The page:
• it is easy to find and build a coalition of the willing around shared issues

  • different types of risk can be distinguished, and the difference between risk and uncertainty is appreciated.

Some guiding questions to help consider the extent to which parity exists between innovation and the status quo include:

  • Are existing processes and practices inimical or open to doing things differently?

  • Do those putting forward new ideas feel challenged to improve and develop their innovative proposals through their interaction with the relevant processes and practices, or do they feel exasperated, exhausted and worn down by them?

  • Do those in middle management positions feel able, equipped, empowered and ready to engage with new ideas and innovative possibilities?

  • Do the relevant processes and practices encourage a healthy engagement with risk? Do they generally encourage consideration of the risks of not innovating?

Again, a situation where it is too easy to consider new alternatives may be as harmful as not being able to consider different options (see Table 3.4).

Table 3.4. Finding a balance between too little and too much parity

Too little


Too much

System actors question why they should give any attention to new ideas (“that’s not how we do things”).

Business-as-usual options are not automatically deferred to, but nor is every idea seen as equally meritorious.

Every idea is considered to have equal merit, even where established practice is performing well, leaving decision making and prioritisation bogged down in process and debate.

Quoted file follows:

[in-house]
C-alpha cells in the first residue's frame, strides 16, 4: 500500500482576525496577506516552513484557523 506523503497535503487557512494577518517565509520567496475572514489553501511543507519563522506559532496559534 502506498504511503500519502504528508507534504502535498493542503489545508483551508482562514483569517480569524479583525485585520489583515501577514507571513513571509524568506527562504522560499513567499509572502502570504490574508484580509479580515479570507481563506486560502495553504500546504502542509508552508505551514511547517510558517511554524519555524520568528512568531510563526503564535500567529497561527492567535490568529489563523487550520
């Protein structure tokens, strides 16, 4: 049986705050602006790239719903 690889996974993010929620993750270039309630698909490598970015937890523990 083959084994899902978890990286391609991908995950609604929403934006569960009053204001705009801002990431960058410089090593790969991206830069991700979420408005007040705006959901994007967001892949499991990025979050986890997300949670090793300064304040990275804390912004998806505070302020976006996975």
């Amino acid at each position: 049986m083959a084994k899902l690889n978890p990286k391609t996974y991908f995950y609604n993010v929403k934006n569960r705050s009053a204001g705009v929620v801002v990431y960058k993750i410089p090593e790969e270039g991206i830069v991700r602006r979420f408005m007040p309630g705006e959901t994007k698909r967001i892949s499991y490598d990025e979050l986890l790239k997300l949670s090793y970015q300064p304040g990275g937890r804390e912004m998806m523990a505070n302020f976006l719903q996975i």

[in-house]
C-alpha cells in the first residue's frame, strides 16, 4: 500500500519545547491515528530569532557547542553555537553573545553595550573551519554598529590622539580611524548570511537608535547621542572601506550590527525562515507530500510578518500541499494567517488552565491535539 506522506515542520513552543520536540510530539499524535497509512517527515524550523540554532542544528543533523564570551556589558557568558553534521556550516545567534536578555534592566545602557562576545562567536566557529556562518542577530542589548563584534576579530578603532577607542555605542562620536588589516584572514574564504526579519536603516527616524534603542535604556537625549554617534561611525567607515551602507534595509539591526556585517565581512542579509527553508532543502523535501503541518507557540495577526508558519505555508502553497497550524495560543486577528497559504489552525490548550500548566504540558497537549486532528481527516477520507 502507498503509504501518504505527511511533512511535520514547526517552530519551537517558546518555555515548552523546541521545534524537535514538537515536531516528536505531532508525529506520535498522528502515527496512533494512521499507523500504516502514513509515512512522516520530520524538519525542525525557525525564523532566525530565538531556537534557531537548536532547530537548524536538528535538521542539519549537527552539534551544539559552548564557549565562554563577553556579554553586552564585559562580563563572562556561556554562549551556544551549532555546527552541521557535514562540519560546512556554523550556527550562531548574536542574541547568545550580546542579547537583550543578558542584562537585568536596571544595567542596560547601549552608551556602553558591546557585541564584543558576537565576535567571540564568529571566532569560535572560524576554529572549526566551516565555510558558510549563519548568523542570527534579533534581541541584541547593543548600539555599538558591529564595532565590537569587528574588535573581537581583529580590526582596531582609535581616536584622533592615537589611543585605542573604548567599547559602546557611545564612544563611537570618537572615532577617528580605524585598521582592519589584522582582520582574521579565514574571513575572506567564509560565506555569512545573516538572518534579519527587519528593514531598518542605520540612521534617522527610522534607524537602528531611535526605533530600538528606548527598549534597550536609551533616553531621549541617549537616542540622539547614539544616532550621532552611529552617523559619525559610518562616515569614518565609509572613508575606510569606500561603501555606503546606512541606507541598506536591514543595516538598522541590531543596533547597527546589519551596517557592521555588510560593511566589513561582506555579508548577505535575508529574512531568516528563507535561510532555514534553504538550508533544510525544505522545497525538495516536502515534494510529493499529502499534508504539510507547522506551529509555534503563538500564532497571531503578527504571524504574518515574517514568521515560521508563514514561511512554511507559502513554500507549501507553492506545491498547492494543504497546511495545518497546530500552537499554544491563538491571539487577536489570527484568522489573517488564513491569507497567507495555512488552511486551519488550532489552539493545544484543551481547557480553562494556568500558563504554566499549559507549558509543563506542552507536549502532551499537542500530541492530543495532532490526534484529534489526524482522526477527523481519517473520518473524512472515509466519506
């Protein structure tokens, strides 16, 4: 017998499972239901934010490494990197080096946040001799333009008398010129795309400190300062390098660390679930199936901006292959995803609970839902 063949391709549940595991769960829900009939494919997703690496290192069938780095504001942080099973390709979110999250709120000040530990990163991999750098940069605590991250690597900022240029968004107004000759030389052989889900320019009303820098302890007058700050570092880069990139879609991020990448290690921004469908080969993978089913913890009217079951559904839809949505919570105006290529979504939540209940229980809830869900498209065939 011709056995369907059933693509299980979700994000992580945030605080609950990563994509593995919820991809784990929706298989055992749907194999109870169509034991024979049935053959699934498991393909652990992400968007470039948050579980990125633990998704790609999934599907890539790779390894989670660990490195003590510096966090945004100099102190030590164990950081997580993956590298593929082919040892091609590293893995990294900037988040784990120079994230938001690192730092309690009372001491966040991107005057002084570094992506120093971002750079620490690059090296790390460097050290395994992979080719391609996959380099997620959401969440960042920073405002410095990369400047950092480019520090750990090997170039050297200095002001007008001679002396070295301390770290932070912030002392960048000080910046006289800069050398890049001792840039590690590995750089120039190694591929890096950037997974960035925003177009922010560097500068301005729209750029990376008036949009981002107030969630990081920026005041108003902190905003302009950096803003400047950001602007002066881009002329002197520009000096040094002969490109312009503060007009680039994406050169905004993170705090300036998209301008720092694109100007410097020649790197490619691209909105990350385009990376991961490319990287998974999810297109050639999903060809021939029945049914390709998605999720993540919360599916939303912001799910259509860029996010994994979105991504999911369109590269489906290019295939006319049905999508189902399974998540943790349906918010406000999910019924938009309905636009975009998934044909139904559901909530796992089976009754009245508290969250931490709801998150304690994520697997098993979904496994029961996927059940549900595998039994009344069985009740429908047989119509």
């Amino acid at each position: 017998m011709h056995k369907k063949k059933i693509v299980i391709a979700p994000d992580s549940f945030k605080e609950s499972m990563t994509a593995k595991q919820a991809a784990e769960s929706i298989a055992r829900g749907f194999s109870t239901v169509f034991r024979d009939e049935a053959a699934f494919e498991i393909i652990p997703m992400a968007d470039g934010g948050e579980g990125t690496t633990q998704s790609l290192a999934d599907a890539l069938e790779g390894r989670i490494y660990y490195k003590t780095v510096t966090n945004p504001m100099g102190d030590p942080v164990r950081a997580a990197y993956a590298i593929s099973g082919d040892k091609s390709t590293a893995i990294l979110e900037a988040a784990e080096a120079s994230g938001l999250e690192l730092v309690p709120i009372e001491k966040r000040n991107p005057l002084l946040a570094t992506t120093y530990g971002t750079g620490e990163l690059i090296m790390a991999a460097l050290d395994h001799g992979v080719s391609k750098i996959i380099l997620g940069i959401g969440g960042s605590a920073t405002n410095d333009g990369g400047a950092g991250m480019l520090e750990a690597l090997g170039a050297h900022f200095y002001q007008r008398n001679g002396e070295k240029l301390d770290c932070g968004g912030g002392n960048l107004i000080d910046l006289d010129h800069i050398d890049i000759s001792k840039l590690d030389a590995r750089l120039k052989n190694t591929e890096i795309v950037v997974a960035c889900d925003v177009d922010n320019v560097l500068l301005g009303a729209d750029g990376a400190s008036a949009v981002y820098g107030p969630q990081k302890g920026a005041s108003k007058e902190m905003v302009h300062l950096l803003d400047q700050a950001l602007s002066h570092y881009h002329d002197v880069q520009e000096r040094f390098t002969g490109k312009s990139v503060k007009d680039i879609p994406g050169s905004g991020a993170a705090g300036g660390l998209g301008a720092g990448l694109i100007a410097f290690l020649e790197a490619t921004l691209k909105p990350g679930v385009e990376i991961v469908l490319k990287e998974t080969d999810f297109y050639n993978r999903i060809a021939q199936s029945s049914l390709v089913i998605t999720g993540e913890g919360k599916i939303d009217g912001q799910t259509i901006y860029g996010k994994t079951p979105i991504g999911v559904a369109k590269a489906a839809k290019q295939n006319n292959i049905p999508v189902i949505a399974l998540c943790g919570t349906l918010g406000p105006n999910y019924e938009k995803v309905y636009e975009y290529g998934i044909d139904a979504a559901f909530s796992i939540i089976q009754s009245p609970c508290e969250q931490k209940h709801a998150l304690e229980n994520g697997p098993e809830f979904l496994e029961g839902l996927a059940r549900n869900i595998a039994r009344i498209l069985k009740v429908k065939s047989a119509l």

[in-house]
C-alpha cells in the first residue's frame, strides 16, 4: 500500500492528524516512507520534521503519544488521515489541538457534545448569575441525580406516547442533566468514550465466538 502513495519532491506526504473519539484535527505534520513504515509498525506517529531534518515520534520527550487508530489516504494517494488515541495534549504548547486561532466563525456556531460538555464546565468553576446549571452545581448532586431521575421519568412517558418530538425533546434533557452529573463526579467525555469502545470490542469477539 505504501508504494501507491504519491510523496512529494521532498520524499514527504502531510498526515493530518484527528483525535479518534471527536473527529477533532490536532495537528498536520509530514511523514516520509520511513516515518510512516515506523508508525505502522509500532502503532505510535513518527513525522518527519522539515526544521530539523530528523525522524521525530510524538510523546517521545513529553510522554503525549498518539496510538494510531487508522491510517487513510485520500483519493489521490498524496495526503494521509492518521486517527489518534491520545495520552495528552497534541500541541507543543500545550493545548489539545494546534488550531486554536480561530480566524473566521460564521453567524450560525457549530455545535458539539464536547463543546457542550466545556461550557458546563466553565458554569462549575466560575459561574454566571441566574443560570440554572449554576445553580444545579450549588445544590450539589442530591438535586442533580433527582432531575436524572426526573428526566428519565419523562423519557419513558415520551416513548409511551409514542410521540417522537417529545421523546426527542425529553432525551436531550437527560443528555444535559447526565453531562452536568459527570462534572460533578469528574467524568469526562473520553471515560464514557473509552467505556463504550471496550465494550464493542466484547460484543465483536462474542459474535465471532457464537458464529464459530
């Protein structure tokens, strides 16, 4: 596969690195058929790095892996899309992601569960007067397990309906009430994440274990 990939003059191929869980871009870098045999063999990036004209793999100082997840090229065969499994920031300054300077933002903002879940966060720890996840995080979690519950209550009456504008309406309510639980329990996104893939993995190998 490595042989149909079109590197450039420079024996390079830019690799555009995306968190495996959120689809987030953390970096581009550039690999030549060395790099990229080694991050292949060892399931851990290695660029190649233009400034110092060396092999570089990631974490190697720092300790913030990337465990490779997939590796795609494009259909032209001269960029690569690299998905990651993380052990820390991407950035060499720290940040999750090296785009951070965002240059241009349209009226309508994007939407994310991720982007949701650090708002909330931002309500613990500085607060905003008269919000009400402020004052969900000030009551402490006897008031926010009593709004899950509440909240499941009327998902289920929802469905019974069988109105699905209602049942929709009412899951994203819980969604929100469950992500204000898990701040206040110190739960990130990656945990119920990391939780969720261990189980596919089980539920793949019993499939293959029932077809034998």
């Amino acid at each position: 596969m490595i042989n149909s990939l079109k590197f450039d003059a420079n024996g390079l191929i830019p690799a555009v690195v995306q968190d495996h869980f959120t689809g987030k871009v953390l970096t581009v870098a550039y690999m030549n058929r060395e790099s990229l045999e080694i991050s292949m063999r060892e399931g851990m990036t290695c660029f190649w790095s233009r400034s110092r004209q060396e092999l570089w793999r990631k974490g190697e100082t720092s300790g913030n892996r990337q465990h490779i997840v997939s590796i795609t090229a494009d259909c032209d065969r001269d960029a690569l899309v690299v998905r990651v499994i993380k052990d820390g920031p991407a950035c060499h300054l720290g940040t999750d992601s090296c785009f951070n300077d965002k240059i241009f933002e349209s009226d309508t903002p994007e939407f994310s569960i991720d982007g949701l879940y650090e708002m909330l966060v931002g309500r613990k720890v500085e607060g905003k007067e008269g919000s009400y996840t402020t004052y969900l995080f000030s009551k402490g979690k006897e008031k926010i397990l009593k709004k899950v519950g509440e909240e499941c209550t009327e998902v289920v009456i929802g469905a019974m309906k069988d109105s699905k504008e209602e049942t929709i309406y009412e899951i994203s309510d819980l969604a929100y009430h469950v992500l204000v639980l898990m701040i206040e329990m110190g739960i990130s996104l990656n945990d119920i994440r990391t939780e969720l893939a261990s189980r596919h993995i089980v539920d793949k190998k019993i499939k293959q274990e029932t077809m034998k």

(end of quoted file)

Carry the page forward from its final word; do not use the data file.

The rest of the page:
Suitability – “the quality of being right or appropriate for a particular person, purpose, or situation”

Are the capabilities, systems and infrastructure appropriate and sufficient for the available options?

In an operational sense, the degree of suitability could be influenced by the extent to which:

  • learning occurs from areas that are already matching the external rate of change

  • technologies and their implications are socialised in government

  • new operational models are engaged with and tested and tried in government

  • changing expectations are understood, and any trends and signals that existing capabilities are insufficient are identified.

Some key questions to guide thinking about suitability include:

  • Are the underlying systems of government seen as being calibrated for innovation?

  • How are new technologies socialised and introduced into government?

  • Is there a clear understanding of citizen expectations of government in an environment of high rates of external change and innovation?

  • Does the commitment to and investment in innovation match the rhetoric about the need for innovation?

As with clarity and parity, too much suitability will be as bad as too little (Table 3.5).

Table 3.5. Finding a balance between too little and too much suitability

Too little


Too much

The ability of government to engage with new issues and technologies is likely to be limited as it will not have the requisite understanding or experience, and this will hamper its relevance, appropriateness and effectiveness.